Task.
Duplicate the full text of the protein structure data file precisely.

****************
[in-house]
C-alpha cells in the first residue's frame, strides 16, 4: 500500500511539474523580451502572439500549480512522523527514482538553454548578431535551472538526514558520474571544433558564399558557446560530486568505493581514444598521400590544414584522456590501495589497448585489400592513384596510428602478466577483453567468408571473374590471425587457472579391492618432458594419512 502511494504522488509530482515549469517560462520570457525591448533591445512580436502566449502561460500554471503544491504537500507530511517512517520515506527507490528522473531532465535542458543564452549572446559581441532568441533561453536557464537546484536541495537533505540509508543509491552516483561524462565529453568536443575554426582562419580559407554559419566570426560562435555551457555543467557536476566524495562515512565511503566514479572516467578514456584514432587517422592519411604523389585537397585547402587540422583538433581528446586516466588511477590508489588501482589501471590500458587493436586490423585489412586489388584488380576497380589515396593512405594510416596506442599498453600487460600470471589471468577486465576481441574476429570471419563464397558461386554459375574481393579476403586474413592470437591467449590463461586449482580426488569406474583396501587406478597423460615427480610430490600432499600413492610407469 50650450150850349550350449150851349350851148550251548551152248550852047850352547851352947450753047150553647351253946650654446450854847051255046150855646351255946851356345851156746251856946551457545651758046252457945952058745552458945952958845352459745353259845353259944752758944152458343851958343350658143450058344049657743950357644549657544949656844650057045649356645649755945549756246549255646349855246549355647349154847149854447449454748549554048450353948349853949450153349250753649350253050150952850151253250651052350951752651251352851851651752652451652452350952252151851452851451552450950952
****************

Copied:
[in-house]
C-alpha cells in the first residue's frame, strides 16, 4: 500500500511539474523580451502572439500549480512522523527514482538553454548578431535551472538526514558520474571544433558564399558557446560530486568505493581514444598521400590544414584522456590501495589497448585489400592513384596510428602478466577483453567468408571473374590471425587457472579391492618432458594419512 502511494504522488509530482515549469517560462520570457525591448533591445512580436502566449502561460500554471503544491504537500507530511517512517520515506527507490528522473531532465535542458543564452549572446559581441532568441533561453536557464537546484536541495537533505540509508543509491552516483561524462565529453568536443575554426582562419580559407554559419566570426560562435555551457555543467557536476566524495562515512565511503566514479572516467578514456584514432587517422592519411604523389585537397585547402587540422583538433581528446586516466588511477590508489588501482589501471590500458587493436586490423585489412586489388584488380576497380589515396593512405594510416596506442599498453600487460600470471589471468577486465576481441574476429570471419563464397558461386554459375574481393579476403586474413592470437591467449590463461586449482580426488569406474583396501587406478597423460615427480610430490600432499600413492610407469 50650450150850349550350449150851349350851148550251548551152248550852047850352547851352947450753047150553647351253946650654446450854847051255046150855646351255946851356345851156746251856946551457545651758046252457945952058745552458945952958845352459745353259845353259944752758944152458343851958343350658143450058344049657743950357644549657544949656844650057045649356645649755945549756246549255646349855246549355647349154847149854447449454748549554048450353948349853949450153349250753649350253050150952850151253250651052350951752651251352851851651752652451652452350952252151851452851451552450950952